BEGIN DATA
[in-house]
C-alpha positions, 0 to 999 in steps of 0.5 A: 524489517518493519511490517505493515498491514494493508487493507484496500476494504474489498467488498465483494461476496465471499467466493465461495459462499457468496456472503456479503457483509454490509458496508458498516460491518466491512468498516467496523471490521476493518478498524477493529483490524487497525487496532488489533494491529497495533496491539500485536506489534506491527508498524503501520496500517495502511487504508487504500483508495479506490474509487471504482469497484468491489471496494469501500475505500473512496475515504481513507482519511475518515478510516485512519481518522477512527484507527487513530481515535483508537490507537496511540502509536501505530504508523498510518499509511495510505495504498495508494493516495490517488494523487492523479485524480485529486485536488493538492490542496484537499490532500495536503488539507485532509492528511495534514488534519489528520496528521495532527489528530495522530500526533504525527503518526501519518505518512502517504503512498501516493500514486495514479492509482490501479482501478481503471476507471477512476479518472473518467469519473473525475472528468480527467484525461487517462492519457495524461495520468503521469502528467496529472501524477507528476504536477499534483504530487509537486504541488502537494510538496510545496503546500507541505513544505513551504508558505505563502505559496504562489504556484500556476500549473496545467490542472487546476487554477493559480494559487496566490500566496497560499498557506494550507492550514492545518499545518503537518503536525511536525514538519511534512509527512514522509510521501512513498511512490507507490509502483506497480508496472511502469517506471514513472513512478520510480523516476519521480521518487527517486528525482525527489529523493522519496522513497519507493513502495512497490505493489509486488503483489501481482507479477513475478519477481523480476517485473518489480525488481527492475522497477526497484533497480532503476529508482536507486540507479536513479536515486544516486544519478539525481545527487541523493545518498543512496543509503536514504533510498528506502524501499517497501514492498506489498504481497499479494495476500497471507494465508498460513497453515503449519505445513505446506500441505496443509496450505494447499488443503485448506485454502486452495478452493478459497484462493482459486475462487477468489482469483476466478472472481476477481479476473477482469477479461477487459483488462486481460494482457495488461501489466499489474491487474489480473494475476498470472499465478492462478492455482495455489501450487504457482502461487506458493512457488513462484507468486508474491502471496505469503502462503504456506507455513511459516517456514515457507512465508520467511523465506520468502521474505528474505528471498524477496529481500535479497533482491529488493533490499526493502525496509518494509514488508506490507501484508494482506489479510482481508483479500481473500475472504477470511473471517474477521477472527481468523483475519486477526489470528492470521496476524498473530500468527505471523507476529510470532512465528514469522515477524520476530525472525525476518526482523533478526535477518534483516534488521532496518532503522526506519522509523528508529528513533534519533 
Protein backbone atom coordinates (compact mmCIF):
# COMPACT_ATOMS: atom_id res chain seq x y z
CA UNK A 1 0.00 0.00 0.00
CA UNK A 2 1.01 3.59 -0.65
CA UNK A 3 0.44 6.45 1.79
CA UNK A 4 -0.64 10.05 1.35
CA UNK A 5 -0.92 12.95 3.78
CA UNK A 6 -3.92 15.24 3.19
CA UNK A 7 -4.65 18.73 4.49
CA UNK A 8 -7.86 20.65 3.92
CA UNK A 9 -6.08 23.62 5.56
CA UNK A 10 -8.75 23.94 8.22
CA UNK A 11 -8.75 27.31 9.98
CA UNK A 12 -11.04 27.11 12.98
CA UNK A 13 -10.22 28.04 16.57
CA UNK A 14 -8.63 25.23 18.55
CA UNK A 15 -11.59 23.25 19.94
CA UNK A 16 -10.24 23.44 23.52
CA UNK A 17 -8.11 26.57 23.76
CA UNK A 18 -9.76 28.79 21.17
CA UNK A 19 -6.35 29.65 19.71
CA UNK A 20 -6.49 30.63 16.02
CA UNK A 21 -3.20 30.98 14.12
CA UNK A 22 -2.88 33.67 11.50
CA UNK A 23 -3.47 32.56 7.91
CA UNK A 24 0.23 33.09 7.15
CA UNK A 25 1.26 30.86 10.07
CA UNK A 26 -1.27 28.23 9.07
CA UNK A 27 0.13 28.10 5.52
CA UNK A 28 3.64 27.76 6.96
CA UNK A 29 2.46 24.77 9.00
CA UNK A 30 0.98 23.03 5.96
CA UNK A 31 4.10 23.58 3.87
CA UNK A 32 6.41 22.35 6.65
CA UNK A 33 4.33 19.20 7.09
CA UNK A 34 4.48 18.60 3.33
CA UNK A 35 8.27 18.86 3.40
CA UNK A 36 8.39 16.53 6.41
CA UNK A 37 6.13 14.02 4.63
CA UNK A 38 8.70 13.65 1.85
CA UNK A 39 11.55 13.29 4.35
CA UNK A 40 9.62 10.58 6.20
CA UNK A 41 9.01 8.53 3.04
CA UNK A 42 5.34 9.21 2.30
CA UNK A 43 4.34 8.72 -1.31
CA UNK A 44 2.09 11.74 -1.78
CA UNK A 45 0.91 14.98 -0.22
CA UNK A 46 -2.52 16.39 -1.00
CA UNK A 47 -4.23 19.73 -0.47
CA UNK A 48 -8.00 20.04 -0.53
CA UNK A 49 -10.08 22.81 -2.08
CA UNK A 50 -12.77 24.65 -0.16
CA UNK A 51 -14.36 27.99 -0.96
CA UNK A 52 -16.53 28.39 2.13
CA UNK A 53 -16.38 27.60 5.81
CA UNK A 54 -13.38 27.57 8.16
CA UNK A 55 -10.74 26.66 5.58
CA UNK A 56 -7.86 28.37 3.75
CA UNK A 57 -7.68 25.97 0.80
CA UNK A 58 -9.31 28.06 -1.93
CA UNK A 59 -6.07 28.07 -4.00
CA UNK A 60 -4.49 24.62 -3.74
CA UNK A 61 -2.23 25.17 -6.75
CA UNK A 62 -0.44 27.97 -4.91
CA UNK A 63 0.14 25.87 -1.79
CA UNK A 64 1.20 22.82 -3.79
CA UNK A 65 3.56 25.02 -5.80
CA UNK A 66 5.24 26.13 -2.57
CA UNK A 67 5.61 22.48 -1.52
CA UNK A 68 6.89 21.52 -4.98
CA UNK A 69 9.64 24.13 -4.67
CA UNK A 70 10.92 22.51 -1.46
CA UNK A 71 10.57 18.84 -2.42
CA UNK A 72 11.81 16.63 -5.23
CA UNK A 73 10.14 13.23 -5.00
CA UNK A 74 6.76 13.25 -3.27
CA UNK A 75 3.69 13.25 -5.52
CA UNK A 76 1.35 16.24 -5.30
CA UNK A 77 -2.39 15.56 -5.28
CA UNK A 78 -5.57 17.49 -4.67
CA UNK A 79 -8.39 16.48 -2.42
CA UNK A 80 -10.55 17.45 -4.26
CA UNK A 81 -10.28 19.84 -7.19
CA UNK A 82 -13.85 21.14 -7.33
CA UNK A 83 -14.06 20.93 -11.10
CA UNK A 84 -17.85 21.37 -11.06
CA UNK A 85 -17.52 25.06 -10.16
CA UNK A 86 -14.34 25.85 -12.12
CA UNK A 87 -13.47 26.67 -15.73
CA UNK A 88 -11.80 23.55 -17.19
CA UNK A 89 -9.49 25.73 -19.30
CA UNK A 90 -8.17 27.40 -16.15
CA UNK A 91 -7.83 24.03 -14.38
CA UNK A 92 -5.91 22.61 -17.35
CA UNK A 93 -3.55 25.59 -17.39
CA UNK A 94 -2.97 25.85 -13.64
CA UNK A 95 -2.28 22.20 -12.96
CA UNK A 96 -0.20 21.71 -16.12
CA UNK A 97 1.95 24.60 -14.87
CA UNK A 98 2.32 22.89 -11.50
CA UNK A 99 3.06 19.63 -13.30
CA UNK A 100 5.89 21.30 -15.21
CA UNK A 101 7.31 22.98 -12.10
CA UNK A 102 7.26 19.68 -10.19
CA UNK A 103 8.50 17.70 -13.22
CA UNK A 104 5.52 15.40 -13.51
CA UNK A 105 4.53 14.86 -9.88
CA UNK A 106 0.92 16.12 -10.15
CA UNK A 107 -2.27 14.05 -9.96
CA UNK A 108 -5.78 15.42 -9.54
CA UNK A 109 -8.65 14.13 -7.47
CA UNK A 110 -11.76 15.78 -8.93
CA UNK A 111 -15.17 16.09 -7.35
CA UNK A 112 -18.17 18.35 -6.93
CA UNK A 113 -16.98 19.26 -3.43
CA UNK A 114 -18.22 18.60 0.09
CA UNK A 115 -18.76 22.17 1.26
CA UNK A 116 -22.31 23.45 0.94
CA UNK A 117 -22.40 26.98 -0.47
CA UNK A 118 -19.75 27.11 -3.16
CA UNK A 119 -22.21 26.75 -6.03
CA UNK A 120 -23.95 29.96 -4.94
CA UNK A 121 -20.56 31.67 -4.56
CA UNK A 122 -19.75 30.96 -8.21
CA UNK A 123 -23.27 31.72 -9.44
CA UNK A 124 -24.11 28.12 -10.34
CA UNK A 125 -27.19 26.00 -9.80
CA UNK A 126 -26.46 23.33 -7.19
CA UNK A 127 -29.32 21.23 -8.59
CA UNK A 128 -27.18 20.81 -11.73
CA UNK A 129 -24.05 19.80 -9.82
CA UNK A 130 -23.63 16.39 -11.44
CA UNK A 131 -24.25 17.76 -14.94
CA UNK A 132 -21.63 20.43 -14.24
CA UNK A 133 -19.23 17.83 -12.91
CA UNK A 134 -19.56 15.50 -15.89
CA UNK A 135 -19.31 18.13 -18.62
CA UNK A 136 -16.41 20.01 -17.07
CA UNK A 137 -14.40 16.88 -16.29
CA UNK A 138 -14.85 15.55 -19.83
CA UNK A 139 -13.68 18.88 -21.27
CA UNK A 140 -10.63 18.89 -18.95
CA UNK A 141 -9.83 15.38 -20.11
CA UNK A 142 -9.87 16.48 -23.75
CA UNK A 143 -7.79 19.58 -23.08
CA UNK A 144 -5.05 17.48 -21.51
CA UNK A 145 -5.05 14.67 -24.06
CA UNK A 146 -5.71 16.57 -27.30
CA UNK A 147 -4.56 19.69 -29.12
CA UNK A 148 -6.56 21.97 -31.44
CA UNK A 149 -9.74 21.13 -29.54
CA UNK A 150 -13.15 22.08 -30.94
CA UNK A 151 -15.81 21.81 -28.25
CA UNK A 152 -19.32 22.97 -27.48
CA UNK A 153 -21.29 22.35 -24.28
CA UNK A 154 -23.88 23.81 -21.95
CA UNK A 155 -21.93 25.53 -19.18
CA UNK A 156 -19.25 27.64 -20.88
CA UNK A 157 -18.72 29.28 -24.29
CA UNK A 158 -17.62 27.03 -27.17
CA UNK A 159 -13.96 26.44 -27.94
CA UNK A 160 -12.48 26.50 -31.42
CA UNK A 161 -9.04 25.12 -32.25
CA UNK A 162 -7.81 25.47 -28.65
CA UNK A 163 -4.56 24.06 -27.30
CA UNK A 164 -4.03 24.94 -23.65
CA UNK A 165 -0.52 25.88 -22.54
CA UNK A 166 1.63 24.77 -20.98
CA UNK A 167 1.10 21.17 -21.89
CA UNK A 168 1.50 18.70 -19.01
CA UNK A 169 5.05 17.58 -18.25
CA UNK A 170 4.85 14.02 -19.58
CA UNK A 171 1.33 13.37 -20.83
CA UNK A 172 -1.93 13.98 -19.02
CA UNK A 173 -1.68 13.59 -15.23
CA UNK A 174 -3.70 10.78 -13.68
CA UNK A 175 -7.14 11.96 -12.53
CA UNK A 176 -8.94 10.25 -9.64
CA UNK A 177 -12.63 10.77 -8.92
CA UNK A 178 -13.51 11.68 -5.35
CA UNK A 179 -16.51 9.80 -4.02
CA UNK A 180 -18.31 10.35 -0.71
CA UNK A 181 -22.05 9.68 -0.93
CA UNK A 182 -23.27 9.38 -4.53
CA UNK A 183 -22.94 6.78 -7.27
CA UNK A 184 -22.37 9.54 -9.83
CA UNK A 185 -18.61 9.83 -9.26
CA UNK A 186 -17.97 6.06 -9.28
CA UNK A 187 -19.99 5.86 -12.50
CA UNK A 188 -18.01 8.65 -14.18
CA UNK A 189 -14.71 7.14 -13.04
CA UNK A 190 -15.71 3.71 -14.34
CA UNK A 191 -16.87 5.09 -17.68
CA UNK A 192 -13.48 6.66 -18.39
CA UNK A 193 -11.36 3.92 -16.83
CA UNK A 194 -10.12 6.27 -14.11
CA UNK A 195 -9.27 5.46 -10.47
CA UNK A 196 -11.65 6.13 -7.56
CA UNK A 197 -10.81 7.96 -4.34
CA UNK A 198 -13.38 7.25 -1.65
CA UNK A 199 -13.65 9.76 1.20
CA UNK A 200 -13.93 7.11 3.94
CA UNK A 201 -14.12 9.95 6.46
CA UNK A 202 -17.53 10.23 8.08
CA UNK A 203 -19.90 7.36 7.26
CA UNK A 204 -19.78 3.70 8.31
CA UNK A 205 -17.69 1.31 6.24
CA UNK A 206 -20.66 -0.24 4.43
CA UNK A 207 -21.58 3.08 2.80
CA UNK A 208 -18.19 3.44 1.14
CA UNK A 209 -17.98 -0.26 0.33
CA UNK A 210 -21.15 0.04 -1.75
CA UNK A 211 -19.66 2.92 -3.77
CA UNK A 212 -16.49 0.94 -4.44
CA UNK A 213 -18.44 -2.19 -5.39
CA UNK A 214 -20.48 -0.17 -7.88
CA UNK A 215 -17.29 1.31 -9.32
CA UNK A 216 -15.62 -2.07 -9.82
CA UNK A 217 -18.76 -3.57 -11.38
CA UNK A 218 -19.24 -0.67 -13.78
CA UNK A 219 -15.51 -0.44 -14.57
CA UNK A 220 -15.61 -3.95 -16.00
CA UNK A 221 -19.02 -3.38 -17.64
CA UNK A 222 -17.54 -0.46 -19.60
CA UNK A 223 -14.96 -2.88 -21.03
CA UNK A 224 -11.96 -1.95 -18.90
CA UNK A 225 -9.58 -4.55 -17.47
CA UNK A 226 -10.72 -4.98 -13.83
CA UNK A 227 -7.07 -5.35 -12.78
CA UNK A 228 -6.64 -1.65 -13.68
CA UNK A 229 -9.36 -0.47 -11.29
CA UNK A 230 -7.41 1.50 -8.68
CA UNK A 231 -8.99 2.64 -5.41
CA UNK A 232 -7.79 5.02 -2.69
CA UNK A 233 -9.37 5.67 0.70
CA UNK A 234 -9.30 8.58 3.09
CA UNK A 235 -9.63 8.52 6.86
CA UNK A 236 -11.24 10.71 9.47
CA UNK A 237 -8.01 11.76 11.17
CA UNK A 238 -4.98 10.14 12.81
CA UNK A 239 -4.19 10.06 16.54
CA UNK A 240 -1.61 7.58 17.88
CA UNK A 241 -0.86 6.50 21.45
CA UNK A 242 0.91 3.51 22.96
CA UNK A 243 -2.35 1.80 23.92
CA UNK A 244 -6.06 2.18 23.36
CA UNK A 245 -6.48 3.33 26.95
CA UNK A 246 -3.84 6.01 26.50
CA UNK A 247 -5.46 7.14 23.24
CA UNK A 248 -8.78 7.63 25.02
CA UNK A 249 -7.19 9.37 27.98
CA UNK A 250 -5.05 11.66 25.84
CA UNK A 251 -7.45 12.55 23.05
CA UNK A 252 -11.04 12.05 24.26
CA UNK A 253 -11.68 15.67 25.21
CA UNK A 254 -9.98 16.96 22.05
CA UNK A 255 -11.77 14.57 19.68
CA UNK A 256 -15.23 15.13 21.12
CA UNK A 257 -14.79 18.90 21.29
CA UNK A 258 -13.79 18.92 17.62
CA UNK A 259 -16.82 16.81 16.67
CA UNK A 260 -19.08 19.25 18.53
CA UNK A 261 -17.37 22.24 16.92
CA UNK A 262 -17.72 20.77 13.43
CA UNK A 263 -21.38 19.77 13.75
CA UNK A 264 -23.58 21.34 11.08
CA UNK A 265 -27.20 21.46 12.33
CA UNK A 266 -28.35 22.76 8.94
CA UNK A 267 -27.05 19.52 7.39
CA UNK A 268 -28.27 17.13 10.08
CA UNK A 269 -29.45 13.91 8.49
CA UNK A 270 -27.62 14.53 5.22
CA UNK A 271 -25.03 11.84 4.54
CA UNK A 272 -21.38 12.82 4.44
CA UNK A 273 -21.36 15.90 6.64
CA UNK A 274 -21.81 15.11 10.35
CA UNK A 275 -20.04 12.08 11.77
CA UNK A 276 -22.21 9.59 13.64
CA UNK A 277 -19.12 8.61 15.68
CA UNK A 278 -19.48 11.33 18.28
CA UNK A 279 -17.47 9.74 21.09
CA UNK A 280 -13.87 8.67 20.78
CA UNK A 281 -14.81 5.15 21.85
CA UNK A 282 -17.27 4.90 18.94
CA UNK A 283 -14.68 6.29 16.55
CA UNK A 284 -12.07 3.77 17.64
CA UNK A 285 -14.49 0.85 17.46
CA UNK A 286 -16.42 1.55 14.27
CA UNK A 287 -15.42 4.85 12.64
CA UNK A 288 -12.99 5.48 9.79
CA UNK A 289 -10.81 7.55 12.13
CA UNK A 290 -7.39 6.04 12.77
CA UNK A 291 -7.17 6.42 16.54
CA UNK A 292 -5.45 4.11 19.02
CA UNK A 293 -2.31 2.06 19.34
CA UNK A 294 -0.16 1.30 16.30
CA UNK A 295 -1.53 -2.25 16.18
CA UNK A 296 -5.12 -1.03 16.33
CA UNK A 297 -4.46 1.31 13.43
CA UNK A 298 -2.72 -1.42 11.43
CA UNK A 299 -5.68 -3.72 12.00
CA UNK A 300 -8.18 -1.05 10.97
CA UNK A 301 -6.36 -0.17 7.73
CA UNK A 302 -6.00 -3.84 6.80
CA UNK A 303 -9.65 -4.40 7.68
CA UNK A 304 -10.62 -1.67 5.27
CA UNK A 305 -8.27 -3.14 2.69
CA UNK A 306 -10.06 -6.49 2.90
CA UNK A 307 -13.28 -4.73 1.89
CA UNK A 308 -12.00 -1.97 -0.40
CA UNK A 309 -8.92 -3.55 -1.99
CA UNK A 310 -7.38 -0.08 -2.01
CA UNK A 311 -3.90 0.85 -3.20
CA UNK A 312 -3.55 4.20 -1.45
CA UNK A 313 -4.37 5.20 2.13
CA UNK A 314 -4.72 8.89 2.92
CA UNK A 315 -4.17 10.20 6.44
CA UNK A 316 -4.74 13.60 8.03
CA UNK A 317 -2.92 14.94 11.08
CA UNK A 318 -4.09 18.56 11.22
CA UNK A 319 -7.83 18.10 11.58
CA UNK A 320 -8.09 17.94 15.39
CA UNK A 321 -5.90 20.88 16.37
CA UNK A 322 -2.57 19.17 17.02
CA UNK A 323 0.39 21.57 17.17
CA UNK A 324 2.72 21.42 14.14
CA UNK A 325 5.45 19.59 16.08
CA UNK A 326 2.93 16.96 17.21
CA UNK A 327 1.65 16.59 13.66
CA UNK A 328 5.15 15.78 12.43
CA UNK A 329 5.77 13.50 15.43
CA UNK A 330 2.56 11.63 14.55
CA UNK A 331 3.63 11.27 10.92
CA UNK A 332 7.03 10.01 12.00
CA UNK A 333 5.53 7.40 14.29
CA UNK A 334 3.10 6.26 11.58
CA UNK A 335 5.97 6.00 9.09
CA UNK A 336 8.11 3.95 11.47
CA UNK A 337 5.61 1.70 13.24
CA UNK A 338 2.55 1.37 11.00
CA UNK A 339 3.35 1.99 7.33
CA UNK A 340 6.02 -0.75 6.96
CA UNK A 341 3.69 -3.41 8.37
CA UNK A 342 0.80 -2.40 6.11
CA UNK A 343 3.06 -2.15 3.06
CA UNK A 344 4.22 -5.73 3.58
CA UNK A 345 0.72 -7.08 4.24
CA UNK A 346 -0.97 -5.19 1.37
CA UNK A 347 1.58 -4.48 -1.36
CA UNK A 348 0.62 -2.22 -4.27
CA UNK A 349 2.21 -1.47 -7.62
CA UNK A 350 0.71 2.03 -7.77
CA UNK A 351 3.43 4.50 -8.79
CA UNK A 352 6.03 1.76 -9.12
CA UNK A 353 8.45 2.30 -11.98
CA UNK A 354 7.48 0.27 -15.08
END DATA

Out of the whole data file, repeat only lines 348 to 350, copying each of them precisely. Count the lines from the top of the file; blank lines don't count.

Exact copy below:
CA UNK A 344 4.22 -5.73 3.58
CA UNK A 345 0.72 -7.08 4.24
CA UNK A 346 -0.97 -5.19 1.37